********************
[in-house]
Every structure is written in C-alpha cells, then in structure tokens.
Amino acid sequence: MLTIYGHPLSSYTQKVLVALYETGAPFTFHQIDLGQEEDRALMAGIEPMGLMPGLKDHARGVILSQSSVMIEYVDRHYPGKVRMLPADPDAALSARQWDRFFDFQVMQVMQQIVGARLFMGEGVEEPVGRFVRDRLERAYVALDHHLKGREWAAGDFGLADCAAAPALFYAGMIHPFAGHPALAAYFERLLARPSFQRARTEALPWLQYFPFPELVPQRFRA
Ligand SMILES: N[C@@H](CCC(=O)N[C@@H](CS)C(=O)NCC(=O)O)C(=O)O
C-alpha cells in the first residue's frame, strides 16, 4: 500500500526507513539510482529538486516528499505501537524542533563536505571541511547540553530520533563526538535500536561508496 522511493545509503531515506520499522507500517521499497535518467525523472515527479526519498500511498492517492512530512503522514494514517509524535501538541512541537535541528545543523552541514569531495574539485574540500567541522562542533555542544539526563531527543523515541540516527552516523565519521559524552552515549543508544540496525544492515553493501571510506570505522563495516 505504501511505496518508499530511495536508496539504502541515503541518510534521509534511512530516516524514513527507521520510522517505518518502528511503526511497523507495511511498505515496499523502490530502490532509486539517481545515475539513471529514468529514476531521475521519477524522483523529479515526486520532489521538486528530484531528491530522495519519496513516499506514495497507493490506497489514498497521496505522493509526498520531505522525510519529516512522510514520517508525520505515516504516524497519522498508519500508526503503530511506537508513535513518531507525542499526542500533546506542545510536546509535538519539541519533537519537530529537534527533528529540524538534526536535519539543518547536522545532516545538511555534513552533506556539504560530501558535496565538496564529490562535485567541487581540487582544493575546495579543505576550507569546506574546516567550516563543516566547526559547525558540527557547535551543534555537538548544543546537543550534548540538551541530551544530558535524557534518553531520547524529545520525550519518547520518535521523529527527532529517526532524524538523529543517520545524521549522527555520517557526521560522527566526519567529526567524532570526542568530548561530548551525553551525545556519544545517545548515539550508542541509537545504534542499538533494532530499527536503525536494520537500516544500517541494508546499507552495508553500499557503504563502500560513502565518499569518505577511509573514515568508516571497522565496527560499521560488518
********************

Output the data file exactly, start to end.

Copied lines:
[in-house]
Every structure is written in C-alpha cells, then in structure tokens.
Amino acid sequence: MLTIYGHPLSSYTQKVLVALYETGAPFTFHQIDLGQEEDRALMAGIEPMGLMPGLKDHARGVILSQSSVMIEYVDRHYPGKVRMLPADPDAALSARQWDRFFDFQVMQVMQQIVGARLFMGEGVEEPVGRFVRDRLERAYVALDHHLKGREWAAGDFGLADCAAAPALFYAGMIHPFAGHPALAAYFERLLARPSFQRARTEALPWLQYFPFPELVPQRFRA
Ligand SMILES: N[C@@H](CCC(=O)N[C@@H](CS)C(=O)NCC(=O)O)C(=O)O
C-alpha cells in the first residue's frame, strides 16, 4: 500500500526507513539510482529538486516528499505501537524542533563536505571541511547540553530520533563526538535500536561508496 522511493545509503531515506520499522507500517521499497535518467525523472515527479526519498500511498492517492512530512503522514494514517509524535501538541512541537535541528545543523552541514569531495574539485574540500567541522562542533555542544539526563531527543523515541540516527552516523565519521559524552552515549543508544540496525544492515553493501571510506570505522563495516 505504501511505496518508499530511495536508496539504502541515503541518510534521509534511512530516516524514513527507521520510522517505518518502528511503526511497523507495511511498505515496499523502490530502490532509486539517481545515475539513471529514468529514476531521475521519477524522483523529479515526486520532489521538486528530484531528491530522495519519496513516499506514495497507493490506497489514498497521496505522493509526498520531505522525510519529516512522510514520517508525520505515516504516524497519522498508519500508526503503530511506537508513535513518531507525542499526542500533546506542545510536546509535538519539541519533537519537530529537534527533528529540524538534526536535519539543518547536522545532516545538511555534513552533506556539504560530501558535496565538496564529490562535485567541487581540487582544493575546495579543505576550507569546506574546516567550516563543516566547526559547525558540527557547535551543534555537538548544543546537543550534548540538551541530551544530558535524557534518553531520547524529545520525550519518547520518535521523529527527532529517526532524524538523529543517520545524521549522527555520517557526521560522527566526519567529526567524532570526542568530548561530548551525553551525545556519544545517545548515539550508542541509537545504534542499538533494532530499527536503525536494520537500516544500517541494508546499507552495508553500499557503504563502500560513502565518499569518505577511509573514515568508516571497522565496527560499521560488518